I’m starting to pay attention to mortgage loan advertisements now. Most of them include both a Rate and and APR. But what’s the difference?
The mortgage rate is the amount of actual interest charged. It’s usually a round number like 5.75% or 6.0%. So if you have a loan amount of $200,000 and a rate of 5%, you would be charged $10,000 of interest the first year. But the cost of a mortgage involves a lot more than just the rate. There are origination fees, loan discount points, private mortgage insurance, etc.
The mortgage APR, or annual percentage rate, includes both the interest and certain other loan fees. Although it was designed to make it easier to compare different mortgages offered by different lenders, it really doesn’t. First of all, there is no steadfast definition of APR ? each lender can calculate it differently. Some may leave out many fees to make their APR look more appealing, while others include everything. For example, they may assume you have a 20% down payment and won’t pay PMI.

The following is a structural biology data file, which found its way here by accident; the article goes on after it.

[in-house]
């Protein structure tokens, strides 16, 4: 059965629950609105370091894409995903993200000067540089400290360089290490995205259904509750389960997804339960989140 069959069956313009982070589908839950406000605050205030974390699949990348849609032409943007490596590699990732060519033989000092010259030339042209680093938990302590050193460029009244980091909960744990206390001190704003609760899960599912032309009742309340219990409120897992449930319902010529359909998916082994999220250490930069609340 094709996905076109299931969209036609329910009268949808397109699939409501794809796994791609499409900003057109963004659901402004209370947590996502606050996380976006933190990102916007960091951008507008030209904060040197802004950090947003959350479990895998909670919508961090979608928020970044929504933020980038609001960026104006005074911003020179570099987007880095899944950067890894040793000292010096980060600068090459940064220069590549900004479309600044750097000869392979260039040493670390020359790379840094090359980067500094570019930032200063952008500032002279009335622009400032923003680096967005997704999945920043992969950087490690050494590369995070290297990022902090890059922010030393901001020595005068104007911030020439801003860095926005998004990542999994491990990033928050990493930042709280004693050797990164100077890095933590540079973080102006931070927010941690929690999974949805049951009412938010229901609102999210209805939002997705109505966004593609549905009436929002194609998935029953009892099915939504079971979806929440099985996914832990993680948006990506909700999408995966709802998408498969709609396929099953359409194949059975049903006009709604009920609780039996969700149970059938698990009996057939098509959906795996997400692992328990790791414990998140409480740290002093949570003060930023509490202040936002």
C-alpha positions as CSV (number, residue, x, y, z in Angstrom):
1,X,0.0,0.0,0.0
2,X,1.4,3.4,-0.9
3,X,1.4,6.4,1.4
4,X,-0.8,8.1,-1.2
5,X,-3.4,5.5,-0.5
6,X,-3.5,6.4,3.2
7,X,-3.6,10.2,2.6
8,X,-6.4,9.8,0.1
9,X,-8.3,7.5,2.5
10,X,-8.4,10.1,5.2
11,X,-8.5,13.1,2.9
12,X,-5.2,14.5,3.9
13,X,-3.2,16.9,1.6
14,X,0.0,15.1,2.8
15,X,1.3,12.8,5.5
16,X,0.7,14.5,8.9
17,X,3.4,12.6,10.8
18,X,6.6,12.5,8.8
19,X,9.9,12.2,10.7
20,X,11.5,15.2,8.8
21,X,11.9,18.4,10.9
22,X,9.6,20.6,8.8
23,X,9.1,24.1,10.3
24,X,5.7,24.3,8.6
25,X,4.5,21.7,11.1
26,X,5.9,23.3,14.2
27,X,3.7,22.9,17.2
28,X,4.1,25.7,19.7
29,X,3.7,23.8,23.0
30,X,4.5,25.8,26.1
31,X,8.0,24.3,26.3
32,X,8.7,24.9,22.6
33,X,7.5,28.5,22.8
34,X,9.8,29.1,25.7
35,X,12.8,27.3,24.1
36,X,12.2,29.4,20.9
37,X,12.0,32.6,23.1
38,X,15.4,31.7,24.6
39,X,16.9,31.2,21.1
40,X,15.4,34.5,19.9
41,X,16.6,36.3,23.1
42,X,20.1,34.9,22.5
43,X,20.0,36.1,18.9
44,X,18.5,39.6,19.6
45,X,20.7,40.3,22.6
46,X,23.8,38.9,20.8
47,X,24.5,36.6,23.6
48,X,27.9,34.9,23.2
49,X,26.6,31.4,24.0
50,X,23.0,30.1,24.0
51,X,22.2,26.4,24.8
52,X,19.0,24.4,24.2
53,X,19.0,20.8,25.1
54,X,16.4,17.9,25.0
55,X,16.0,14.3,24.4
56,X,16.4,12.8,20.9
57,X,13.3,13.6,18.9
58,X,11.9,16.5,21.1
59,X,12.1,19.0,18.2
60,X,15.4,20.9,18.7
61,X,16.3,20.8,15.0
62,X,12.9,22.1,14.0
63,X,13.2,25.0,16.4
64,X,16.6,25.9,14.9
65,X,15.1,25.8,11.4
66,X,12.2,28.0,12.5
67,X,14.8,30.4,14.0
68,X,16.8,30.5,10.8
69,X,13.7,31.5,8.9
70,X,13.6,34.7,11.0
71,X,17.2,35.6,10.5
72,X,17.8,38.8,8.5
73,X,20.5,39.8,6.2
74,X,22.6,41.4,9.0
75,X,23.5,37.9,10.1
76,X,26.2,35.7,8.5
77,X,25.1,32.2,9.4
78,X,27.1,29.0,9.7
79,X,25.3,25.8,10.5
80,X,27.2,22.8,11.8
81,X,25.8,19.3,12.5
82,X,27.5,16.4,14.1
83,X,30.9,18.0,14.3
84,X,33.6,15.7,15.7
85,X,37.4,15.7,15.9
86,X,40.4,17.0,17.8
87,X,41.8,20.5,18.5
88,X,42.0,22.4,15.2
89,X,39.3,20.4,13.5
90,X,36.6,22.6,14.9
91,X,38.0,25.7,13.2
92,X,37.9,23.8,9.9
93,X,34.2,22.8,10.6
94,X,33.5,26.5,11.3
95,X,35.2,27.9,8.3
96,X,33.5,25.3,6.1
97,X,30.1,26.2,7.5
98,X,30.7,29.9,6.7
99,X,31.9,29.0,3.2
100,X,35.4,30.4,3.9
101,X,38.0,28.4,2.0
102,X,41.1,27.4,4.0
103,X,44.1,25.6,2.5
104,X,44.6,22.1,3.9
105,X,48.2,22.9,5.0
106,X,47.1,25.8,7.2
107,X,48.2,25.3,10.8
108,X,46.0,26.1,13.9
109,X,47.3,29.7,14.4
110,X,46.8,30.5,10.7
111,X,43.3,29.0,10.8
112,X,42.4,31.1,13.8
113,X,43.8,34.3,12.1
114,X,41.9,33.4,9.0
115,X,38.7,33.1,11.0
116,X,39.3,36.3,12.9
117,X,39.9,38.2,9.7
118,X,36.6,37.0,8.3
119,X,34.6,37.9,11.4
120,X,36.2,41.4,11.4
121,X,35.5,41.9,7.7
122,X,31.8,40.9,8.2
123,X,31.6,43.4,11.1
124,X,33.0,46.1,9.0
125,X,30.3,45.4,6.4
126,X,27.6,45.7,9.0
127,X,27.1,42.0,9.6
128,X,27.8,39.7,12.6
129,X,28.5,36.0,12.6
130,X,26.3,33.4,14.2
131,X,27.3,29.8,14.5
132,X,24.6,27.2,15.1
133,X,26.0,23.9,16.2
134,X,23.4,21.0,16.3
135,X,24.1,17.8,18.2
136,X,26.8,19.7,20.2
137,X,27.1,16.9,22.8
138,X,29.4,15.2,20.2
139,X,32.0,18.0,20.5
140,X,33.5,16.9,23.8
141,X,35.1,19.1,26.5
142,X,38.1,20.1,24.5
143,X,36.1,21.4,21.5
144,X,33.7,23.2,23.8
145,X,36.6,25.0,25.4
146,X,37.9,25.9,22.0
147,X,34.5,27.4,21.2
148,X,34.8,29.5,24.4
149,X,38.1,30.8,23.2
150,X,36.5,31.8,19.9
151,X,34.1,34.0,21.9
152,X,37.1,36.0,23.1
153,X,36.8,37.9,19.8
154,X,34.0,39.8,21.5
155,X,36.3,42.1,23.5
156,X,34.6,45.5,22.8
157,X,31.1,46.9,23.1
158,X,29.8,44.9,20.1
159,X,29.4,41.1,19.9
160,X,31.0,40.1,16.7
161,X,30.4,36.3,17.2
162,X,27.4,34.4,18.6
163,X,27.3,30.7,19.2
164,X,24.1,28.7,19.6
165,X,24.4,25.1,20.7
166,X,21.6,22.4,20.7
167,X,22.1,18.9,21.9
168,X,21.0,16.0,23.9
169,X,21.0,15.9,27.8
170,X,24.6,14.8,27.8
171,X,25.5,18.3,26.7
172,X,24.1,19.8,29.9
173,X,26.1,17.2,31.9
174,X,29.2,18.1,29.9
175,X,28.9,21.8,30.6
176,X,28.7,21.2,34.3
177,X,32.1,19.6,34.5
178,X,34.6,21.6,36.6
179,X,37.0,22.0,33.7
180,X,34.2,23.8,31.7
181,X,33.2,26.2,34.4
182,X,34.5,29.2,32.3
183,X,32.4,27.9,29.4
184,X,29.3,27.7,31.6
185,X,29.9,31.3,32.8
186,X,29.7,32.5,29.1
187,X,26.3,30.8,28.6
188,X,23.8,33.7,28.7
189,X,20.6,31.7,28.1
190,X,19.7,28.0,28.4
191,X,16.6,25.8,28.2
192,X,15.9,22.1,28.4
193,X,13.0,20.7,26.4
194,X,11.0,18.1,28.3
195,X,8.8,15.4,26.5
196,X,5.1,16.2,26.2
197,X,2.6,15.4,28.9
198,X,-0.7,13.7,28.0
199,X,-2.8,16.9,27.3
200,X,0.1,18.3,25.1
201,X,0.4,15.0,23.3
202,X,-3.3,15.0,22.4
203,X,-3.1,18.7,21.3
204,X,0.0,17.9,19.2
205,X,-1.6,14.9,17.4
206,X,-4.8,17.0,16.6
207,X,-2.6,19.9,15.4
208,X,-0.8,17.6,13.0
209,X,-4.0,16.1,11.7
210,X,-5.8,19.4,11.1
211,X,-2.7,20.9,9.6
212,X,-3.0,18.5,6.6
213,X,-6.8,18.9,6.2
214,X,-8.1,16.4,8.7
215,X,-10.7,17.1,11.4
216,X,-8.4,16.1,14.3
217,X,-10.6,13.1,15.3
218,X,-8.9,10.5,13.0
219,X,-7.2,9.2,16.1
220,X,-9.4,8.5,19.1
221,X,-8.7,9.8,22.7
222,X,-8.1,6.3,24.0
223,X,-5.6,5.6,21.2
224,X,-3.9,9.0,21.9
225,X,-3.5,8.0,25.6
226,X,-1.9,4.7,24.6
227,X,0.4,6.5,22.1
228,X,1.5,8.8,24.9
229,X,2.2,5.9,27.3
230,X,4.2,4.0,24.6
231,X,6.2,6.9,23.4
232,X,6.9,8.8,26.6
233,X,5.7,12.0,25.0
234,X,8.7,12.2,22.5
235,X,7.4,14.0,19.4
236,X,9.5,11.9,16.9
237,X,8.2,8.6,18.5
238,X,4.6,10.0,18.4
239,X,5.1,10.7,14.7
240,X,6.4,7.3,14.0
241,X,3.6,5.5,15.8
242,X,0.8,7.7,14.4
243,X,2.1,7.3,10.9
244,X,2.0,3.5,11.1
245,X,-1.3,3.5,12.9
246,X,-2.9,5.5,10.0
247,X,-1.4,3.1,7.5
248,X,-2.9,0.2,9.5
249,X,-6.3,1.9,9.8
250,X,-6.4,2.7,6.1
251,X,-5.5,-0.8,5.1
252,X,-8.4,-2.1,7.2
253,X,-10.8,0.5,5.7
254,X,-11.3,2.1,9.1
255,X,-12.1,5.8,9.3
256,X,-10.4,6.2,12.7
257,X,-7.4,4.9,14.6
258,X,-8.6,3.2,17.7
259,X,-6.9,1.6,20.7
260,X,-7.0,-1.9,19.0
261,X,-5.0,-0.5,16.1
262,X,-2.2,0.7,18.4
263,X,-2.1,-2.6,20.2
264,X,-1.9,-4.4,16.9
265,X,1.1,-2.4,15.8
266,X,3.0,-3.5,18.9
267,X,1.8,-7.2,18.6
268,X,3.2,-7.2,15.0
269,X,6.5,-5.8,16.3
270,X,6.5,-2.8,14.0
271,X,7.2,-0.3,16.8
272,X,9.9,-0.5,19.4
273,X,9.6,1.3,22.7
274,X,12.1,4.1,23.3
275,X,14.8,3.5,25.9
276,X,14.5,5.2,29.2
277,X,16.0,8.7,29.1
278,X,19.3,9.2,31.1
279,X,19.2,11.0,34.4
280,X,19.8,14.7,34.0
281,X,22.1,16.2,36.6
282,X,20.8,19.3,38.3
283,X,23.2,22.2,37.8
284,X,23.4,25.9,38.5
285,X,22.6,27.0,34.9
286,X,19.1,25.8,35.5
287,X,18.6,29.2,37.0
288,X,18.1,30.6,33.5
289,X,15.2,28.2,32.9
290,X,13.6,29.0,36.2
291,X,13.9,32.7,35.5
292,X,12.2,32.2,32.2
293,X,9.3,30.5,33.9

In addition, the APR also has to make some common assumptions that may skew things. It almost always assumes a certain loan amount and that you will be holding the loan for the entire term of 30 years or more. If some of the costs are heavily front-loaded and you only keep the house for 5 years, your actual APR would be very different. The APR for adjustable rate mortgages (ARMs) are based on the future index rates being the same as they are now, which are still near historically lows.
In the end, it seems that both are useful to note, but neither should be used alone to compare mortgage loan offers.